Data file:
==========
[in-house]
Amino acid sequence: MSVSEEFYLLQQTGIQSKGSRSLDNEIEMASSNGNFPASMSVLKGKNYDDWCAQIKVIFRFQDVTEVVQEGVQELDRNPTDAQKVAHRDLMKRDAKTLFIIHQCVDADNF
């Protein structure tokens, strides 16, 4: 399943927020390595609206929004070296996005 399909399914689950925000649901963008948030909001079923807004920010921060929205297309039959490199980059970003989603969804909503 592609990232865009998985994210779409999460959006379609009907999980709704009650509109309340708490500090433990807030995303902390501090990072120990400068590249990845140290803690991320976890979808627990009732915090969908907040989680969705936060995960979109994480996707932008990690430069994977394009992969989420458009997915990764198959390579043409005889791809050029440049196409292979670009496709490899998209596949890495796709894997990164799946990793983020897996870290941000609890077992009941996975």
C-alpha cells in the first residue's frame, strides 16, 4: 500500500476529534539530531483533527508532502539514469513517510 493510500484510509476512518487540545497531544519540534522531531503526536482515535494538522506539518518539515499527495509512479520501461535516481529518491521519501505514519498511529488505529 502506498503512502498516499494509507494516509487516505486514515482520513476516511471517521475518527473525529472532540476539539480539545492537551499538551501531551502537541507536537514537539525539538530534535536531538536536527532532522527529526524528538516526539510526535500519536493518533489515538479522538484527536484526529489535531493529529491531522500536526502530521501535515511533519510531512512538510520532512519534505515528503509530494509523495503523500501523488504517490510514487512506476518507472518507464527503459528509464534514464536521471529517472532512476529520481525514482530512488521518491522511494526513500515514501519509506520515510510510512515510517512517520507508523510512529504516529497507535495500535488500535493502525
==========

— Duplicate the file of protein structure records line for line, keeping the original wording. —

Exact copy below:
[in-house]
Amino acid sequence: MSVSEEFYLLQQTGIQSKGSRSLDNEIEMASSNGNFPASMSVLKGKNYDDWCAQIKVIFRFQDVTEVVQEGVQELDRNPTDAQKVAHRDLMKRDAKTLFIIHQCVDADNF
């Protein structure tokens, strides 16, 4: 399943927020390595609206929004070296996005 399909399914689950925000649901963008948030909001079923807004920010921060929205297309039959490199980059970003989603969804909503 592609990232865009998985994210779409999460959006379609009907999980709704009650509109309340708490500090433990807030995303902390501090990072120990400068590249990845140290803690991320976890979808627990009732915090969908907040989680969705936060995960979109994480996707932008990690430069994977394009992969989420458009997915990764198959390579043409005889791809050029440049196409292979670009496709490899998209596949890495796709894997990164799946990793983020897996870290941000609890077992009941996975």
C-alpha cells in the first residue's frame, strides 16, 4: 500500500476529534539530531483533527508532502539514469513517510 493510500484510509476512518487540545497531544519540534522531531503526536482515535494538522506539518518539515499527495509512479520501461535516481529518491521519501505514519498511529488505529 502506498503512502498516499494509507494516509487516505486514515482520513476516511471517521475518527473525529472532540476539539480539545492537551499538551501531551502537541507536537514537539525539538530534535536531538536536527532532522527529526524528538516526539510526535500519536493518533489515538479522538484527536484526529489535531493529529491531522500536526502530521501535515511533519510531512512538510520532512519534505515528503509530494509523495503523500501523488504517490510514487512506476518507472518507464527503459528509464534514464536521471529517472532512476529520481525514482530512488521518491522511494526513500515514501519509506520515510510510512515510517512517520507508523510512529504516529497507535495500535488500535493502525